COVID-19’s construction impacts include less material availability, higher prices, and potentially a long-term suppression of demand for office space.
When InBusiness published its annual “What’s Going Up” feature in February profiling 24 projects scheduled to be completed throughout Dane County in 2020, a global pandemic was little more than a plot in a science fiction movie.
We checked back with some of the contractors featured in February to see how COVID-19 had impacted their completion dates, if at all. Several declined to be interviewed, but others offered some insight not only into their local success but also projected how the pandemic may impact construction well into the future.
Jeff Grundahl, who co-owns JG Development [and its division National Construction] with his wife, Mary, was in the process of building the new Hotel of the Arts/Baymont Inn & Suites on Coho Street in Madison. In February, the project was on track to be completed in July. Now the plan is to open before the holidays.
Baymont is a brand of Wyndham Hotels, and delays, Grundahl says, were due primarily to other factors. That said, he adds that COVID has impacted hotel construction as well as his job as a contractor.
“We’ve seen materials delayed and delivery surcharges,” Grundahl says, but because the project was well underway prior to COVID, the impact has been fairly minor and no jobs were cut. The Baymont, he says, used wood-frame construction and materials that were purchased prior to the pandemic. Other contractors may not have been so lucky.
Immediately, JG Development went into an emergency response mode, which included things the company hadn’t considered previously — how to mask up, how to clean tools, and handwashing protocol. At the time of this interview, no employee had gotten sick with COVID-19. “We dedicated one person to safety supply delivery, sent him out in a truck with every kind of hand sanitizer solution we had, and had him rotate job sites every day,” Grundahl notes.
Taking quick decisive action was important but so was adaptability because in the early days of the pandemic, the government’s guidance could change on a dime. “It gave our team confidence that we had control because the information we were getting from authorities seemed to change every six minutes; it became a full-time job for several people in our company.”
Conversations are different now, he notes, regarding management systems, the number of employees allowed in a room, and entryways and exits as contractors and business owners figure out the new normal. Discussions tend to be about separating people and not requiring them to be congregated in one space. “Flexibility is key,” Grundahl says.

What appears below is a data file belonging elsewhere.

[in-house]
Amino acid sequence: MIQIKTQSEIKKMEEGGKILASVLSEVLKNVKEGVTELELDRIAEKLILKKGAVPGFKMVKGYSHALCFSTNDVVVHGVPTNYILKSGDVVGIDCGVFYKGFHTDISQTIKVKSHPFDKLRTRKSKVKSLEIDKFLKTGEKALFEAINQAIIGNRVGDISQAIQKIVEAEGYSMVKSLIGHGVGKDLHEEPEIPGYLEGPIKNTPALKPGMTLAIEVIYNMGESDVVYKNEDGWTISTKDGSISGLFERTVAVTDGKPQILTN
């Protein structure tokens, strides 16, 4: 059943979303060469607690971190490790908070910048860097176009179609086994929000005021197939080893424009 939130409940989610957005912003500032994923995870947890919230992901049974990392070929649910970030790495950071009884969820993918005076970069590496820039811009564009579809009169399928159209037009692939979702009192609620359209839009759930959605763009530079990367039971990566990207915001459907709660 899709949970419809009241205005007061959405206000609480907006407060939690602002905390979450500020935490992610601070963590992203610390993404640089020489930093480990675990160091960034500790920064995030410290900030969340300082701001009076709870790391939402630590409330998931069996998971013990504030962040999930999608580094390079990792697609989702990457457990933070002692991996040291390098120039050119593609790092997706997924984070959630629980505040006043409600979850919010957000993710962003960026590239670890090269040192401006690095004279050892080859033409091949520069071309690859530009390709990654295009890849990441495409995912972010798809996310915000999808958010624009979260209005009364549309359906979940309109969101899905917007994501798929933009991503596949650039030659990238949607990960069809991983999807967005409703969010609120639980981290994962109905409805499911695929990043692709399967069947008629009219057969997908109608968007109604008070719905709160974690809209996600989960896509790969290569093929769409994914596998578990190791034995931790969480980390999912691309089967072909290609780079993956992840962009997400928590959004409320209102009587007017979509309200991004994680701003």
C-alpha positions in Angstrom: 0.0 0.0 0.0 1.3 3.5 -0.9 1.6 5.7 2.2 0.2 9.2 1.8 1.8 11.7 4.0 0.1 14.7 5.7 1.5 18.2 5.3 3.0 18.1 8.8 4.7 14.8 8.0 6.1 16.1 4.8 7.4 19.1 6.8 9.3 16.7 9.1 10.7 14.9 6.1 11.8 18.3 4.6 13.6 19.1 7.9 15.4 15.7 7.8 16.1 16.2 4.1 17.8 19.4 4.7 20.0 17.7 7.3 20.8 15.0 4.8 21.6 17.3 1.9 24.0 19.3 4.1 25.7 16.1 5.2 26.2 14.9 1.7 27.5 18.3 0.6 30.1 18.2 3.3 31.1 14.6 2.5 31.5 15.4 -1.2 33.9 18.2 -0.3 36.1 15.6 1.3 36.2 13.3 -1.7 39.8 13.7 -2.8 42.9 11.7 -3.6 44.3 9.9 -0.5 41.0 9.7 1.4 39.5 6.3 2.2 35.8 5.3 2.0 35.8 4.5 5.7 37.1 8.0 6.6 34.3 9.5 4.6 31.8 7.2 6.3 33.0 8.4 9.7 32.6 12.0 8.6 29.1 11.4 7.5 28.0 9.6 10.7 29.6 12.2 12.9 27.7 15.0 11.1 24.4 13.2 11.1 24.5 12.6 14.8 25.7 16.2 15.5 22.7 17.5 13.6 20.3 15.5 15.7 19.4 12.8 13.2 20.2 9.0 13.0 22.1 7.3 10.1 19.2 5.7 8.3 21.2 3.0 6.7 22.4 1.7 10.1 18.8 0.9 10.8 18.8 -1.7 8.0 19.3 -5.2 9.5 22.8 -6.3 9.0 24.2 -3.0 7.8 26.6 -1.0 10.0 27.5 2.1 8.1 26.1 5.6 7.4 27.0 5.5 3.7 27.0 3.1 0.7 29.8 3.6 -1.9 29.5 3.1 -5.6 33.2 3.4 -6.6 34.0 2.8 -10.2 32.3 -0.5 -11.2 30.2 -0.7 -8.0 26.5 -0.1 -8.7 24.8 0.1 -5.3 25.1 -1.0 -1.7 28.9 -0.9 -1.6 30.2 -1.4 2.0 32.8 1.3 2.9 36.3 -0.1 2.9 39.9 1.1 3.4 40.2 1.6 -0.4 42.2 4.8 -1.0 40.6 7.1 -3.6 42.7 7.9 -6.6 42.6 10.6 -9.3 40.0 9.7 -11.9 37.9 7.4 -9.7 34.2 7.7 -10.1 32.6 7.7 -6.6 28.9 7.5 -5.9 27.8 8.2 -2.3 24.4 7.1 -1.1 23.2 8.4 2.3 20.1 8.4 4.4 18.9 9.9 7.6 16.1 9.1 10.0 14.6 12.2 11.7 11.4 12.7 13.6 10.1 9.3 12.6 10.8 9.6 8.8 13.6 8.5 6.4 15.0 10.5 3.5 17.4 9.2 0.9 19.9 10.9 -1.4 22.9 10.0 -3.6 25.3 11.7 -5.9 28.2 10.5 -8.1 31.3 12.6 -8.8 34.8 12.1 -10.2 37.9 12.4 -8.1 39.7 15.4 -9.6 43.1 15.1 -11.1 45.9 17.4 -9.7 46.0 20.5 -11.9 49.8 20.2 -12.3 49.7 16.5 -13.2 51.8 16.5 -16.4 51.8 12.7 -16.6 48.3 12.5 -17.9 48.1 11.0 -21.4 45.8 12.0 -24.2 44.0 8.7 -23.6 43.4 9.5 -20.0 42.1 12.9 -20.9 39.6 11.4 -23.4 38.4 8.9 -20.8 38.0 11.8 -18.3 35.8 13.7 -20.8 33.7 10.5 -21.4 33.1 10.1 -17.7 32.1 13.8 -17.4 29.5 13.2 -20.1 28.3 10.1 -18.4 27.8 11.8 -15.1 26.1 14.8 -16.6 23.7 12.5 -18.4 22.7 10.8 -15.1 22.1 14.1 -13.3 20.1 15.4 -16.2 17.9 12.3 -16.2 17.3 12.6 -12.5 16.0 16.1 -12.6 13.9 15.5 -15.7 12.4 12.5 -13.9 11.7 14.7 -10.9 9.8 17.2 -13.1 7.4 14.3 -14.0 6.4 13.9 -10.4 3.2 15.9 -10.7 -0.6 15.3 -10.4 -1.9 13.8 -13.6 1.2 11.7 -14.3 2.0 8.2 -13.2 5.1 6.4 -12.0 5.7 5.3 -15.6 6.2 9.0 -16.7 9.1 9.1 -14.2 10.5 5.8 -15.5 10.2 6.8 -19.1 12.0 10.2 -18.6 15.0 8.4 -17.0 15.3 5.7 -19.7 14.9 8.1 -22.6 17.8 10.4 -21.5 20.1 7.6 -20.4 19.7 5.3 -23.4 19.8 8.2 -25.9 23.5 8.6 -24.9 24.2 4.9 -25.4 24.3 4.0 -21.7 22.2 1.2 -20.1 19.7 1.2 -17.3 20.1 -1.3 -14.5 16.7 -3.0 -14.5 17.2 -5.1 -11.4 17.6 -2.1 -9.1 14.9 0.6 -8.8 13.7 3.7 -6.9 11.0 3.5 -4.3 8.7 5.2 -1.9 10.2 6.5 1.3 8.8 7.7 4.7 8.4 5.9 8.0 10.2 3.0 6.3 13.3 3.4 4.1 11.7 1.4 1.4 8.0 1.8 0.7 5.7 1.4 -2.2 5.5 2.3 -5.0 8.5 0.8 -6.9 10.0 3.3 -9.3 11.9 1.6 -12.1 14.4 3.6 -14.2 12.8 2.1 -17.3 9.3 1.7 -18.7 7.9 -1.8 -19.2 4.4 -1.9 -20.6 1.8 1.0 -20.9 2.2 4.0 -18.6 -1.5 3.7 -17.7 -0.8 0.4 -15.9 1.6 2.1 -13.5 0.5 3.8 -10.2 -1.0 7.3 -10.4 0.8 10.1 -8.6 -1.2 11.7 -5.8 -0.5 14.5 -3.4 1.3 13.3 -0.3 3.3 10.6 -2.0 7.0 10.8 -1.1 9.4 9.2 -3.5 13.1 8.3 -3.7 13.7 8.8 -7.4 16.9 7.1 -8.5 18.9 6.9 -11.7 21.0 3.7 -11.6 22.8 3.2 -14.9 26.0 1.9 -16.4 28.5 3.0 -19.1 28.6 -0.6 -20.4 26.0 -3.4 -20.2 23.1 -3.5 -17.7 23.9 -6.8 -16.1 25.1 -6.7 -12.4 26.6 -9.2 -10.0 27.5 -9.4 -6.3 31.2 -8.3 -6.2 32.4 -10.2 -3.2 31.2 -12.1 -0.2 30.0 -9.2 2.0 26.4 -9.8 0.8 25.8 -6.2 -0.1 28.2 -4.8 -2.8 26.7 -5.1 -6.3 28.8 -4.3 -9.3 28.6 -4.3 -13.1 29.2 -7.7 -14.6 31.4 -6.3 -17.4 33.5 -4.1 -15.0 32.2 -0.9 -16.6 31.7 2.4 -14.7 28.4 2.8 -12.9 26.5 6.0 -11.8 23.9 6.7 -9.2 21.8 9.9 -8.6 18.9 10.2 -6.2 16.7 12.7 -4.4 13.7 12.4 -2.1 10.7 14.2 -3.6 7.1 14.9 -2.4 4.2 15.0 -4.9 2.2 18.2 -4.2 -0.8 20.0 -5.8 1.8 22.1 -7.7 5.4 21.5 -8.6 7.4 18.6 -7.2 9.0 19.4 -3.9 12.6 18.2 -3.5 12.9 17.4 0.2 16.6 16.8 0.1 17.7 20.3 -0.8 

“As a company, we already had several people trained in airborne particulate management like lead and asbestos,” he adds. “It’s been a matter of learning about COVID, dealing with it, and keeping people safe.”
The pandemic has led to a shortage of Plexiglas, he says, which is being used worldwide to keep face to face interactions at a minimum, and the lumber industry has been very hard-hit, forcing prices to skyrocket. The shortage has also affected the availability of treated lumber and plywood. “It’s very hard to get lumber,” Grundahl states. “There’s no availability and prices rose 100%, 150% in many cases.”
Most lumber mills are located in the southern U.S., and some lumber comes from Canada. When the pandemic first hit, the mills furloughed most of their staffs in anticipation of a sharp decline in demand, but there was no such falloff. “Businesses sent everyone home to work virtually and it seems they all wanted to do a home DIY project!” Grundahl notes. “Nationally, we haven’t seen any major slowdowns in construction starts related to housing, so the supply chain petered out on fear of COVID and staff reductions. “Now, due to COVID restrictions, the number of employees that mills can call back are not enough to keep up with the standard demand for lumber much less a deferred demand over several months,” he adds. “It’s created a storm in the lumber industry and is now being discussed at the federal level to try to figure out what they can do.”
The aforementioned storm has caused delays in construction of several months, with projects that were supposed to start in spring not breaking ground until late summer. In Grundahl’s words, now everyone is “over-the-top busy,” picking up jobs that should have been completed in September but just started in August.
The biggest challenge is that nobody knows for certain how things should be done, he explains, especially when contractors are trying to manage the expectations of authorities and staff and the public. “Everyone has their own opinions and there are very few facts. It makes it tough.”
Given what has transpired, Grundahl predicts COVID-19 will impact construction for years to come. “But I also believe the pendulum will swing back. Americans are Americans, and we’ll go back to our standards as quickly as the world allows us.”